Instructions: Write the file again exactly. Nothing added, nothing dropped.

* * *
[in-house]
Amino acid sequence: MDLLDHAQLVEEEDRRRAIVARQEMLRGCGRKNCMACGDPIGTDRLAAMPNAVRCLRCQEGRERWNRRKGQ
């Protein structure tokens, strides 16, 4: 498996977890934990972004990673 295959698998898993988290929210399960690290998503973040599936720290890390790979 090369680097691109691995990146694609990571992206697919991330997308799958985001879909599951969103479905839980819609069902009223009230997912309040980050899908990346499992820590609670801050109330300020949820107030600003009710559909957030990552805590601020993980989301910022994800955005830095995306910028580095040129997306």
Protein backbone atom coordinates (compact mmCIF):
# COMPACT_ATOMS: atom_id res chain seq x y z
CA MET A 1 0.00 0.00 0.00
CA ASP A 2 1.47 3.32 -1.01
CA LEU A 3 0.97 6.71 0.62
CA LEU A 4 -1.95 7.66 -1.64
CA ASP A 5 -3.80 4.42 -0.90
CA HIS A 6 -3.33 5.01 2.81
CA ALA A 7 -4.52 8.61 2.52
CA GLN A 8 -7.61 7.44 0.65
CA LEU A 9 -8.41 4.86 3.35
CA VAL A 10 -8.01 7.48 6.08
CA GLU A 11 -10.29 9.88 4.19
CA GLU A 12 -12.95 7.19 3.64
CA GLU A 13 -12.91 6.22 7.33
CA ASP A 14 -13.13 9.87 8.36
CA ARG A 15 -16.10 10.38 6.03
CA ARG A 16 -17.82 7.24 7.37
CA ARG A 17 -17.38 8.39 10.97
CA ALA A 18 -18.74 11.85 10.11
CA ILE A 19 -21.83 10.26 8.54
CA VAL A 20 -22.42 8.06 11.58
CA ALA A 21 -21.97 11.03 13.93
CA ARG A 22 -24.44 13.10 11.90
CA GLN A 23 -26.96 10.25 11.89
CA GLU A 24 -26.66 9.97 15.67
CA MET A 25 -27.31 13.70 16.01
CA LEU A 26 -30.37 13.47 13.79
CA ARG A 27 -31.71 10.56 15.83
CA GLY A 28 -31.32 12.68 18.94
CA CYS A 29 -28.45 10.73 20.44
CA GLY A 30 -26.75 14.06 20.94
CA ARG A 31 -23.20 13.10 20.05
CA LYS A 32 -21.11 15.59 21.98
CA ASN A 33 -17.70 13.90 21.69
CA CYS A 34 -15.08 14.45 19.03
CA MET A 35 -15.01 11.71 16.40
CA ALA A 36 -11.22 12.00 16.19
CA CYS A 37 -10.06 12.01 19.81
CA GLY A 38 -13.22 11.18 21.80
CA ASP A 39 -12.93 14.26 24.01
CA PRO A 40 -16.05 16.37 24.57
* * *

[in-house]
Amino acid sequence: MDLLDHAQLVEEEDRRRAIVARQEMLRGCGRKNCMACGDPIGTDRLAAMPNAVRCLRCQEGRERWNRRKGQ
């Protein structure tokens, strides 16, 4: 498996977890934990972004990673 295959698998898993988290929210399960690290998503973040599936720290890390790979 090369680097691109691995990146694609990571992206697919991330997308799958985001879909599951969103479905839980819609069902009223009230997912309040980050899908990346499992820590609670801050109330300020949820107030600003009710559909957030990552805590601020993980989301910022994800955005830095995306910028580095040129997306």
Protein backbone atom coordinates (compact mmCIF):
# COMPACT_ATOMS: atom_id res chain seq x y z
CA MET A 1 0.00 0.00 0.00
CA ASP A 2 1.47 3.32 -1.01
CA LEU A 3 0.97 6.71 0.62
CA LEU A 4 -1.95 7.66 -1.64
CA ASP A 5 -3.80 4.42 -0.90
CA HIS A 6 -3.33 5.01 2.81
CA ALA A 7 -4.52 8.61 2.52
CA GLN A 8 -7.61 7.44 0.65
CA LEU A 9 -8.41 4.86 3.35
CA VAL A 10 -8.01 7.48 6.08
CA GLU A 11 -10.29 9.88 4.19
CA GLU A 12 -12.95 7.19 3.64
CA GLU A 13 -12.91 6.22 7.33
CA ASP A 14 -13.13 9.87 8.36
CA ARG A 15 -16.10 10.38 6.03
CA ARG A 16 -17.82 7.24 7.37
CA ARG A 17 -17.38 8.39 10.97
CA ALA A 18 -18.74 11.85 10.11
CA ILE A 19 -21.83 10.26 8.54
CA VAL A 20 -22.42 8.06 11.58
CA ALA A 21 -21.97 11.03 13.93
CA ARG A 22 -24.44 13.10 11.90
CA GLN A 23 -26.96 10.25 11.89
CA GLU A 24 -26.66 9.97 15.67
CA MET A 25 -27.31 13.70 16.01
CA LEU A 26 -30.37 13.47 13.79
CA ARG A 27 -31.71 10.56 15.83
CA GLY A 28 -31.32 12.68 18.94
CA CYS A 29 -28.45 10.73 20.44
CA GLY A 30 -26.75 14.06 20.94
CA ARG A 31 -23.20 13.10 20.05
CA LYS A 32 -21.11 15.59 21.98
CA ASN A 33 -17.70 13.90 21.69
CA CYS A 34 -15.08 14.45 19.03
CA MET A 35 -15.01 11.71 16.40
CA ALA A 36 -11.22 12.00 16.19
CA CYS A 37 -10.06 12.01 19.81
CA GLY A 38 -13.22 11.18 21.80
CA ASP A 39 -12.93 14.26 24.01
CA PRO A 40 -16.05 16.37 24.57